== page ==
Black & White image1947 This aerial view looks across the administrative heart of Leeds City Centre. In the centre of the left edge the Gothic Revival style frontage of Leeds General Infirmary can be seen, facing onto Great George Street. Two of the original carved stone and brick wings designed by G.G. Scott are visible, completed in 1868. Another wing was added by G. Corson in 1892 with the more modern Brotherton Wing extending the hospital site to Calverley Street completed in 1940. The semi-circular balconies on the end of this wing are clearly visible. Moving right is the portland stone Civic Hall, designed by E.V. Harris, the hall was opened in 1933 by King George V and Queen Mary. Continuing right, the Leeds Institute is visible, recognisable by the roof of its centrally positioned circular lecture hall. Designed by C. Brodrick for the Leeds Mechanics Institute completed in 1868. Moving forwards towards the right edge is St Anne's Cathedral. In front of this, construction work is being carried out to extend the corner block of the Leeds Permanent Building Society (1930), which is just out of view, to its present site. The block of properties which follow to the left of this development are the Municipal Buildings (1884). These buildings originally housed civic offices along with Leeds Central Library. The first floor became the City of Leeds Police Headquarters and Criminal Investigation Department in 1934 with cells for prisoners created in the basement. The Leeds City Museum took over this floor in 1966 but moved out when the building closed for refurbishment between 1999 and 2000. It is now the home of Leeds Central Library. In the centre with a relatively flat facade, is the Leeds City Art Gallery established in 1888 when reading rooms within the Municipal Buildings were converted to a sculpture gallery. The present entrance (not in view) was the result of extensions and alterations made in 1982. Directly in front of these buildings is Centenary Street which was pedestrianised and paved over when the Garden of Remembrance and Victoria Gardens were enlarged. Victoria Gardens was created between 1936 and 1937 when the War Memorial was transferred there from City Square. On the right of this block is the site of what is now the Henry Moore Institute. This museum was converted from the three 19th century wool merchants offices seen here and opened in 1982. Opposite the Municipal Buildings, across Centenary Street and The Headrow is a pale coloured building which, like the Civic Hall is constructed from Portland Stone. This is Pearl Chambers and was built in 1910 as the premises of Pearl Life Assurance. A statue of its founder Patrick James Foley, stands on the roof. To the left of Pearl Chambers across East Parade, the back of the Jubilee Hotel is visible. This hotel was built in 1904 of Burmantofts terracotta and faces the Town Hall, designed by Cuthbert Brodrick and built from locally sourced gritstone. Building began in 1853, with the tower and dome following in 1857. The Town Hall was officially opened by Queen Victoria in 1858 although was not completed until 1860 when a bell was hung in the tower. The Town Hall was cleaned and restored in 1971, returning to its original glory. Victoria Square is situated in front of the building. The Square was altered in 1937 when the steps of the Town Hall were changed from the original bow shape to straight. Finally continuing left over Oxford Place is the Oxford Place Methodist Chapel. The foundation stone was laid in 1835 and the Chapel opened later that year. Sunday School buildings on Oxford Row were added in 1841. Refaced between 1896 and 1903, the Chapel suffered serious fire damage in 1911. Oxford Place Chambers, to the right of the church entrance on Oxford Place, is now the home of several counselling services including Relate.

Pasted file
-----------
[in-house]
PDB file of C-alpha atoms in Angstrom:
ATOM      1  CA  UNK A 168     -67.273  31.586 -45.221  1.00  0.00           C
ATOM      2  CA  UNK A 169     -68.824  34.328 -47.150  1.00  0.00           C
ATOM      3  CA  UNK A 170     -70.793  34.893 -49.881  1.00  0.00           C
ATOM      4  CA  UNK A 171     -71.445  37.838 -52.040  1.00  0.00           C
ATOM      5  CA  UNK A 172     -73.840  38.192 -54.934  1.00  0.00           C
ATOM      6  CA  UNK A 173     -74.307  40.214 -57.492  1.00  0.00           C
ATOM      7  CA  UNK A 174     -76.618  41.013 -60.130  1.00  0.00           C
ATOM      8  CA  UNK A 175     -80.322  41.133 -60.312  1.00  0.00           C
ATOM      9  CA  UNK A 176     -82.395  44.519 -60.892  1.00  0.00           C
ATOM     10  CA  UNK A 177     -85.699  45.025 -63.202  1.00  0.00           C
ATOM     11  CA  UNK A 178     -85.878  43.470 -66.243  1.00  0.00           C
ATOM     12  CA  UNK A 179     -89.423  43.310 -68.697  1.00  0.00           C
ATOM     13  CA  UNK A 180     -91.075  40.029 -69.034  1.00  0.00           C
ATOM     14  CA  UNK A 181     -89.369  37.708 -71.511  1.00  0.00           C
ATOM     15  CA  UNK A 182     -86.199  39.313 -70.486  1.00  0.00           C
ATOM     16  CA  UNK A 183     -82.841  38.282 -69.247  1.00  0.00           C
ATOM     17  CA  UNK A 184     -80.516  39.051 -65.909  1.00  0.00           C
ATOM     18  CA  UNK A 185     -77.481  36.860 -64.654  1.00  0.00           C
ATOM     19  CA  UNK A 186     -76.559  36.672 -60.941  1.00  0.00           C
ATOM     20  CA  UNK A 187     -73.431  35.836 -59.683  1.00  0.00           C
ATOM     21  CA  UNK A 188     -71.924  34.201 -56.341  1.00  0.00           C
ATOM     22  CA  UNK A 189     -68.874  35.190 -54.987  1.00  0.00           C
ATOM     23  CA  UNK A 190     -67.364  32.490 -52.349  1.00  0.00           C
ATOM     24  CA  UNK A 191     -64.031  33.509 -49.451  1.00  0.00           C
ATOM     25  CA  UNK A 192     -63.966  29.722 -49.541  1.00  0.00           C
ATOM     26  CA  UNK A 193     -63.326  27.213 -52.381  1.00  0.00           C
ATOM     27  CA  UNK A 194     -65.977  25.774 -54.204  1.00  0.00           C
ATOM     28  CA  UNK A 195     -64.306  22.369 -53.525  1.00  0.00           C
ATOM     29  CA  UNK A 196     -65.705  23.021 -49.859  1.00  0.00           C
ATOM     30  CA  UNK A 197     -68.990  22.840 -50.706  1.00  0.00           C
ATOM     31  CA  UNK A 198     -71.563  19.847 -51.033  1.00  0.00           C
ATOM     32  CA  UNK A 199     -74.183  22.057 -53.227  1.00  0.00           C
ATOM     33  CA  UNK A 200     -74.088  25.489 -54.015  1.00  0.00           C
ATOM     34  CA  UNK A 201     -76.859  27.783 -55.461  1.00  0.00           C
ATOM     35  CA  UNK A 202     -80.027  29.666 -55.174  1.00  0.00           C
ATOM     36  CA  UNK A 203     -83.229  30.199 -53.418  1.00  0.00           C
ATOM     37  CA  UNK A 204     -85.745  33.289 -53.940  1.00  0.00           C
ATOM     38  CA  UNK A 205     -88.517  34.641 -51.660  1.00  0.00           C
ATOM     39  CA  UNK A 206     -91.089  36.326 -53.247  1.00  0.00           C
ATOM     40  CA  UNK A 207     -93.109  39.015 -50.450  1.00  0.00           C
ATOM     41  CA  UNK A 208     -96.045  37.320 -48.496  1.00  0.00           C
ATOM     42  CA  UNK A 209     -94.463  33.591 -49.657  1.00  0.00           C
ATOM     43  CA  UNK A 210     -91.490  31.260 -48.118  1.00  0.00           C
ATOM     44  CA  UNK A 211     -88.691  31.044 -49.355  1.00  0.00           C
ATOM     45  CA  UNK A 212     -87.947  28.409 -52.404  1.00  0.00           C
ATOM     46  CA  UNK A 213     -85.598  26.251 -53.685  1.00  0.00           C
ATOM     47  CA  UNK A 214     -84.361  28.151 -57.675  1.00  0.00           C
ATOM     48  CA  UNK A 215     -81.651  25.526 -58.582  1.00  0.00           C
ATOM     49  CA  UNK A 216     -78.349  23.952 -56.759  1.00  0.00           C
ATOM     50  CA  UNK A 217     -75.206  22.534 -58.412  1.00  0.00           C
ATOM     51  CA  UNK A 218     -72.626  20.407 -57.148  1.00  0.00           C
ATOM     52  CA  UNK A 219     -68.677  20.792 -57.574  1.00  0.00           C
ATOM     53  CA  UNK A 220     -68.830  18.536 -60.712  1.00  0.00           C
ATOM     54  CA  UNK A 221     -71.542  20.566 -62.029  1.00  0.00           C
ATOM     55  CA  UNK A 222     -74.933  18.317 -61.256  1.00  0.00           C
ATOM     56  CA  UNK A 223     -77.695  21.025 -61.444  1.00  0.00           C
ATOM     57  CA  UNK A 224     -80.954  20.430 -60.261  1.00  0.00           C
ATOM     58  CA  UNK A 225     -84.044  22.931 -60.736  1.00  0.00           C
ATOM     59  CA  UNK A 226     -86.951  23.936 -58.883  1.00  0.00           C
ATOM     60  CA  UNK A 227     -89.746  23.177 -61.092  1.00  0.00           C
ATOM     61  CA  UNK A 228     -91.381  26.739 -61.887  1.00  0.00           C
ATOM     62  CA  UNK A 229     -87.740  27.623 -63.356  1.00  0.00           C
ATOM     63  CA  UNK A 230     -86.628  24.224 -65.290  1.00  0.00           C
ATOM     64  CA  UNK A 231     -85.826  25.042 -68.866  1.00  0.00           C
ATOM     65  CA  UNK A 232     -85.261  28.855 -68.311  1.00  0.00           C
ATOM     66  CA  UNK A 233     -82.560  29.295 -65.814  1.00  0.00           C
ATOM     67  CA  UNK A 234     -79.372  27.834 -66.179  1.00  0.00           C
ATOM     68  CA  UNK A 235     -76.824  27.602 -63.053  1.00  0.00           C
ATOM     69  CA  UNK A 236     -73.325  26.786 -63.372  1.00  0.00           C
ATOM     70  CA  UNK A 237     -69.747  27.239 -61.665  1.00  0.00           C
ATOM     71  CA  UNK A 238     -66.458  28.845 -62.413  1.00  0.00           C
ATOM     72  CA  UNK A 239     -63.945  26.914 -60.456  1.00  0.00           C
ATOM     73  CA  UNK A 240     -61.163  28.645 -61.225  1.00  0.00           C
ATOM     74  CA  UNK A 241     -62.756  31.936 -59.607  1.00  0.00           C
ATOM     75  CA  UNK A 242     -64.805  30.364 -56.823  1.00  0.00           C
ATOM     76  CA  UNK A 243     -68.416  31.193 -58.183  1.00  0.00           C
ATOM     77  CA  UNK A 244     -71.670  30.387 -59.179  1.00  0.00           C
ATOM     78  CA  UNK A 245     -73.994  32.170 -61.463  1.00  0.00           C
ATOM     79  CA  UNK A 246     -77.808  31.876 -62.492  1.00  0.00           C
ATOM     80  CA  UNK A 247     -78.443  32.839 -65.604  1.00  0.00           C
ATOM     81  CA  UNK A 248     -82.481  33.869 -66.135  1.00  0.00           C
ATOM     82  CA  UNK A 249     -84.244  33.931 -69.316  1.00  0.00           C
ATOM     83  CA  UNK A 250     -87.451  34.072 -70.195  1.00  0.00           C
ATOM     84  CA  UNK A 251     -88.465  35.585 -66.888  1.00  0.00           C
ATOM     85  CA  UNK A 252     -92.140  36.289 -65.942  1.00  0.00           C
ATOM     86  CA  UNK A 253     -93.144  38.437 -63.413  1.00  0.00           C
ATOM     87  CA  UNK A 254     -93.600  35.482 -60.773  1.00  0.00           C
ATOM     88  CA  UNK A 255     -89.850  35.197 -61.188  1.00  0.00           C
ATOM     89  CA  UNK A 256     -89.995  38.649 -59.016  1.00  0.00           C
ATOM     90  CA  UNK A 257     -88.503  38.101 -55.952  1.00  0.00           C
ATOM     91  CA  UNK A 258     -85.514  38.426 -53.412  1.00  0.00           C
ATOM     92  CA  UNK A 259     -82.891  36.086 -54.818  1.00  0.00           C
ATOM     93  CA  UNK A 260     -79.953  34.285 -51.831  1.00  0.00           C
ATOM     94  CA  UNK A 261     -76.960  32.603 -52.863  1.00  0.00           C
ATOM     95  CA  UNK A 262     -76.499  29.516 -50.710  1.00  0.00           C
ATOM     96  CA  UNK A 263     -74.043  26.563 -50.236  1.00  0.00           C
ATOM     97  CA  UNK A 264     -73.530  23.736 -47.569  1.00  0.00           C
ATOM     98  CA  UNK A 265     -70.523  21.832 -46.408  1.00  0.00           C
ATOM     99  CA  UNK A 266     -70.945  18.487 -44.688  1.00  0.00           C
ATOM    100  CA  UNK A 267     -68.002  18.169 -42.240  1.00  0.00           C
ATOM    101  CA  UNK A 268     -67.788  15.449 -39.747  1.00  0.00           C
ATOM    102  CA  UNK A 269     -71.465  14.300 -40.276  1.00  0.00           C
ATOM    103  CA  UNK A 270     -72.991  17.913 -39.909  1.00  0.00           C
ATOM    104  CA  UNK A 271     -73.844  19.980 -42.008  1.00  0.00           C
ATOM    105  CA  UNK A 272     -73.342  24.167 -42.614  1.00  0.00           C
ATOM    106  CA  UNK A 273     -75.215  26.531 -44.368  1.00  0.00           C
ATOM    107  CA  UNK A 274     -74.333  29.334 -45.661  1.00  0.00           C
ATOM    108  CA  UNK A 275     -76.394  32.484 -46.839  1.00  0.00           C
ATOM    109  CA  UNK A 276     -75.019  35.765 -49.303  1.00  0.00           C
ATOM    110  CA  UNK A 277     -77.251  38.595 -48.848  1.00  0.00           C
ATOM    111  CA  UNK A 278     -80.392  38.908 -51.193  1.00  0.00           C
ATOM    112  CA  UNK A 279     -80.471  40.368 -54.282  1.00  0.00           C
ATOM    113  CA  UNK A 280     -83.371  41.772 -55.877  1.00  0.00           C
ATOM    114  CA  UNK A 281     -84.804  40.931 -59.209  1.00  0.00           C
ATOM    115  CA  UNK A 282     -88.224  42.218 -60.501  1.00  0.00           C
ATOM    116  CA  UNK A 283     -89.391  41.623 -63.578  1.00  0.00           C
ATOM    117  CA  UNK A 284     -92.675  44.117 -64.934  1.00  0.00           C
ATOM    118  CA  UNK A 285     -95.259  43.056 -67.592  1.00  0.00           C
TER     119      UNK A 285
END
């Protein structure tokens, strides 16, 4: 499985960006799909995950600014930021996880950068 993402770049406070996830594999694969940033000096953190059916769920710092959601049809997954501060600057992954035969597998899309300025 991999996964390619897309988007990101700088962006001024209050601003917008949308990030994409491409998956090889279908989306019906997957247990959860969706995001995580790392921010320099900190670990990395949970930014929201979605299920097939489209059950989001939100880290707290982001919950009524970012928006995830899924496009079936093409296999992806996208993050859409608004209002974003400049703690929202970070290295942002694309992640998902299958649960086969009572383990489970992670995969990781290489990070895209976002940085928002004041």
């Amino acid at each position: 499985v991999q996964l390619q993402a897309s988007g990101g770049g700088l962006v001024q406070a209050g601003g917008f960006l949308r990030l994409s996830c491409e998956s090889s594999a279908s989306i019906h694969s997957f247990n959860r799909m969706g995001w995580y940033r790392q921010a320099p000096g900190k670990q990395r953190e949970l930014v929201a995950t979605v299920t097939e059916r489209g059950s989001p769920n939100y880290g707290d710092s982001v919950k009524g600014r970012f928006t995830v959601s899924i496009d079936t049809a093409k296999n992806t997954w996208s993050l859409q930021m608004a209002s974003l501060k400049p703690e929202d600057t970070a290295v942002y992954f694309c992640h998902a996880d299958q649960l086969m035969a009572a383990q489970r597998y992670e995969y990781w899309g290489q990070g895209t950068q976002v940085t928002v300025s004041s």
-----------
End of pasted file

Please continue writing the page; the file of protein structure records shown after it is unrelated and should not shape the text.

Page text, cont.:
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[5]
Alfred Terrace, numbers 2 -10 (Morley)
Black & White imageUndated. Late 1950s view of numbers 2-10 Alfred Terrace, a row of brick terraced houses with dustbins at the end. Empty washing lines are visible in the foreground and two of the homes have television aerials. St. Mary's Congregational Church Sunday School is seen in the background at the right edge. Brighton Square is situated at the rear of these houses.